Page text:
There is no regulation prohibiting smoking in the Buddhist precepts, and when done to prevent tropical diseases, the Buddha permitted bhiksus to smoke. But to promote good habits and digniﬁed conduct, Chinese Buddhists have always discouraged smoking. Buddhism does forbid the use of harmful narcotics or stimulants, which is why the ﬁfth precept prohibits the consumption of alcohol. Drinking itself is not evil, but the eﬀects of alcohol often lead to evil behavior. For the same reason, Buddhism does not permit people to use harmful substances such as opium and heroin. As for gambling, it is strictly prohibited in the Buddhist sūtras because it is basically a waste of money and energy, and often leads to depression and bankruptcy. Gambling by its very nature involves deceitful behavior, and sometimes leads to evil deeds such as murder, theft, slander, and harsh speech. It is therefore strictly forbidden in Buddhism.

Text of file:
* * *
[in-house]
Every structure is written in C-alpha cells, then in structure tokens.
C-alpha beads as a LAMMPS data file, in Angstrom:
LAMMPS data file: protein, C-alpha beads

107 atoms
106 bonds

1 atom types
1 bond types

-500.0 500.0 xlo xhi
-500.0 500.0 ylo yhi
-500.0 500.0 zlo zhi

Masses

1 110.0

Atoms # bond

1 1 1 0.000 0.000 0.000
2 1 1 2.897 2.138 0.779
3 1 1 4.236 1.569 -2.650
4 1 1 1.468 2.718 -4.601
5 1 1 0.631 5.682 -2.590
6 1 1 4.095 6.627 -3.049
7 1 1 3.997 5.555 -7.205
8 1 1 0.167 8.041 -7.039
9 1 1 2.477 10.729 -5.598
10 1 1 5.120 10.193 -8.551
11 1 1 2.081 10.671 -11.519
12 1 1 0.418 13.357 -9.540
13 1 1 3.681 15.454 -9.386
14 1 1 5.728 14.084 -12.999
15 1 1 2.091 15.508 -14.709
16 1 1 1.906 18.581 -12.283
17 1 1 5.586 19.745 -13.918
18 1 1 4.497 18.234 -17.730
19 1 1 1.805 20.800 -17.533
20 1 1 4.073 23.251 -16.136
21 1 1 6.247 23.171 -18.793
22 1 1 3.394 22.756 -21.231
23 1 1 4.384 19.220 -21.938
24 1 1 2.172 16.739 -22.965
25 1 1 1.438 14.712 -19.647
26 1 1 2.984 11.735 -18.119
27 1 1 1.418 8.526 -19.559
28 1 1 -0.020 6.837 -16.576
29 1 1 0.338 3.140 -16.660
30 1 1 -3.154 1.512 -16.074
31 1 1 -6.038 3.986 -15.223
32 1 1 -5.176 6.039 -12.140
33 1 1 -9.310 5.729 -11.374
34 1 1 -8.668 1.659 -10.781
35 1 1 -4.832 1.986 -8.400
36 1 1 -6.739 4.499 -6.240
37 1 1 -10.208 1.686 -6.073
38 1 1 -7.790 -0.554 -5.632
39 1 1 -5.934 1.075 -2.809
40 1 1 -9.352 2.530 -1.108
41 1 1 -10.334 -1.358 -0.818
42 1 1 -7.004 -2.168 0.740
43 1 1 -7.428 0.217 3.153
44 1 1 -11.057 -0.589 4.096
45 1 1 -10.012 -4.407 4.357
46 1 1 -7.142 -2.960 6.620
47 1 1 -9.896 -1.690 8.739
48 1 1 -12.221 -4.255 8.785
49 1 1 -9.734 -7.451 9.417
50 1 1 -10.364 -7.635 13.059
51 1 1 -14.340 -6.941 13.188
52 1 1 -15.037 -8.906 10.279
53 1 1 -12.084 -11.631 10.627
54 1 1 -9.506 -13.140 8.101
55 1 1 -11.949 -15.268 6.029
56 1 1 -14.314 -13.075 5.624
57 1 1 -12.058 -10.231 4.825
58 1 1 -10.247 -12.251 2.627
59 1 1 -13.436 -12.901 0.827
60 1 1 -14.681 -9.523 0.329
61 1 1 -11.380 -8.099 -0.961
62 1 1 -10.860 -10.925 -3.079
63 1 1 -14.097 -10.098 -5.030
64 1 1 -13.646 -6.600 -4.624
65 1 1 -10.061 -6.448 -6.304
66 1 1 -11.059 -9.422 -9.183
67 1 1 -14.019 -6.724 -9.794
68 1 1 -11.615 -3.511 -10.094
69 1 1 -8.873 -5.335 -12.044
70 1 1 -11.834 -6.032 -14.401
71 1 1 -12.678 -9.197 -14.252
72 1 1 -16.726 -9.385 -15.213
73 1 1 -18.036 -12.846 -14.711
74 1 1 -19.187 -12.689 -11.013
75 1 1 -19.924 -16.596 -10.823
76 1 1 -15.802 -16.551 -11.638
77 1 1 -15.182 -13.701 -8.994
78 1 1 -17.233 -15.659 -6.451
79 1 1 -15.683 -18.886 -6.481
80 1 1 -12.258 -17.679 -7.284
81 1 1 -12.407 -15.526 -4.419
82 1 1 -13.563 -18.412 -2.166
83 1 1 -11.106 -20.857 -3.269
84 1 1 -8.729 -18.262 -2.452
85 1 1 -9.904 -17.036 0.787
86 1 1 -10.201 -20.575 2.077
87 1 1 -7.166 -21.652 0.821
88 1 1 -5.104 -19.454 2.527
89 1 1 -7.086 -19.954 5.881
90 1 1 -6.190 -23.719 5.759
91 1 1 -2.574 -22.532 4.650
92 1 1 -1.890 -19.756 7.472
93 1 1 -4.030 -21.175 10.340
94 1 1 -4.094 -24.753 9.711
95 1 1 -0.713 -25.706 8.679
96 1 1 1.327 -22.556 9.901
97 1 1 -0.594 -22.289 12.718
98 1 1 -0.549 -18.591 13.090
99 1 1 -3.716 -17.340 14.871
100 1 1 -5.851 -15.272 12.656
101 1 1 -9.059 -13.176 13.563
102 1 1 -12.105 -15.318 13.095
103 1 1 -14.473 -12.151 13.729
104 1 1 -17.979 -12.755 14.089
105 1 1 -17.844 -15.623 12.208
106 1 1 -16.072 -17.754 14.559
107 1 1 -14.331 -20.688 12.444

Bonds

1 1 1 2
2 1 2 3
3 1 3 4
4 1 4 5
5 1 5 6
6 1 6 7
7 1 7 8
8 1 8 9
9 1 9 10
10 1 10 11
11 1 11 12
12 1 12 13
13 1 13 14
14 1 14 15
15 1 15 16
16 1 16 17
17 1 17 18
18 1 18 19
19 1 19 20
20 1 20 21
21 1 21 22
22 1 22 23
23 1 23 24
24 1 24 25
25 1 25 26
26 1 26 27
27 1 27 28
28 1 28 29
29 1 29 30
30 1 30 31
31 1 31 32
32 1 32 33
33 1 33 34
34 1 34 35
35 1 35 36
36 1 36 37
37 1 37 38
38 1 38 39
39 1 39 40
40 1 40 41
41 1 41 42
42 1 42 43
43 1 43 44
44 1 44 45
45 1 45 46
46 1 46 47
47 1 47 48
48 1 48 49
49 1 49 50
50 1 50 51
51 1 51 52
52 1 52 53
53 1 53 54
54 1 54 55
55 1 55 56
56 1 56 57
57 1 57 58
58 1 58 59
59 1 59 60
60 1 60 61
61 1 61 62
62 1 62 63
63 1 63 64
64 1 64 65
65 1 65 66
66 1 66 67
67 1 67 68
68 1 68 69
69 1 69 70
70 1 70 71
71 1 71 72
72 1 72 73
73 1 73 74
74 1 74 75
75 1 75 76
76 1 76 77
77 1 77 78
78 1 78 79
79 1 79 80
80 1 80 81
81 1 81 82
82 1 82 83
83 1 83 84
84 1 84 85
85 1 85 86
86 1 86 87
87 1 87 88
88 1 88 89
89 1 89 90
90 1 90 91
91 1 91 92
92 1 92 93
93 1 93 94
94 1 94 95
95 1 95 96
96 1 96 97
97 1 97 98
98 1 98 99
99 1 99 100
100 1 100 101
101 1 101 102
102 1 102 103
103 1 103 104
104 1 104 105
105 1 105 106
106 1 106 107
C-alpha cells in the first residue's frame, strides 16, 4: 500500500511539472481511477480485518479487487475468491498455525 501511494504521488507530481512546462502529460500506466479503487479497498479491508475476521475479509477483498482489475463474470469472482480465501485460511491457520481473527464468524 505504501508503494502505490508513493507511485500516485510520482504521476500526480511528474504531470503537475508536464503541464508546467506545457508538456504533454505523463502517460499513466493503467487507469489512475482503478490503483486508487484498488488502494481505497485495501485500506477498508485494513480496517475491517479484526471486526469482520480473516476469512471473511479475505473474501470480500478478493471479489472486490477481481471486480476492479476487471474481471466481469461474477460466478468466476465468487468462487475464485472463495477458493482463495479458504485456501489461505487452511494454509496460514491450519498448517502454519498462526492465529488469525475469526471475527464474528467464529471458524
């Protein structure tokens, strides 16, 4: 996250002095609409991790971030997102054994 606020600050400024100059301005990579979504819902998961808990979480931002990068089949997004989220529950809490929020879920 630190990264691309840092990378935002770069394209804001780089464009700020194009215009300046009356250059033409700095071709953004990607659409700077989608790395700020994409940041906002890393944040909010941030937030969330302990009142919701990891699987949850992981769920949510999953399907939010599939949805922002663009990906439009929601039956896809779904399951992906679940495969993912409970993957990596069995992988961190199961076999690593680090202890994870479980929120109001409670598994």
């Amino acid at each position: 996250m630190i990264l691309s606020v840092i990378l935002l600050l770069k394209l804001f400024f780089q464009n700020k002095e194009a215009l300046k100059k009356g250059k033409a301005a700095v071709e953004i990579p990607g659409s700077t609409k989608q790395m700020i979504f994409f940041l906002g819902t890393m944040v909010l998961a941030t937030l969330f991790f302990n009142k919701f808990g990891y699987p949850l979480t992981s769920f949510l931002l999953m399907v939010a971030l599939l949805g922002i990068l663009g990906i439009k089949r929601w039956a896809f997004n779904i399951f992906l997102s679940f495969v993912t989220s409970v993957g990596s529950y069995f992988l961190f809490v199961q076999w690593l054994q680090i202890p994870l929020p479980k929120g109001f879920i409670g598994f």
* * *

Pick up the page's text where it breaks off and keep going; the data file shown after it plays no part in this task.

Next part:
See the Sīngālaka Sūtra, in the Chang ahan sūtras, T 1: 1.70b25–26 and c7–11. Author.
This Chinese sūtra corresponds to the Pali Sigālaka Sutta, Dīgha Nikāya no. 31; in the Walshe translation, references to gambling are on pp. 464–65. Trans.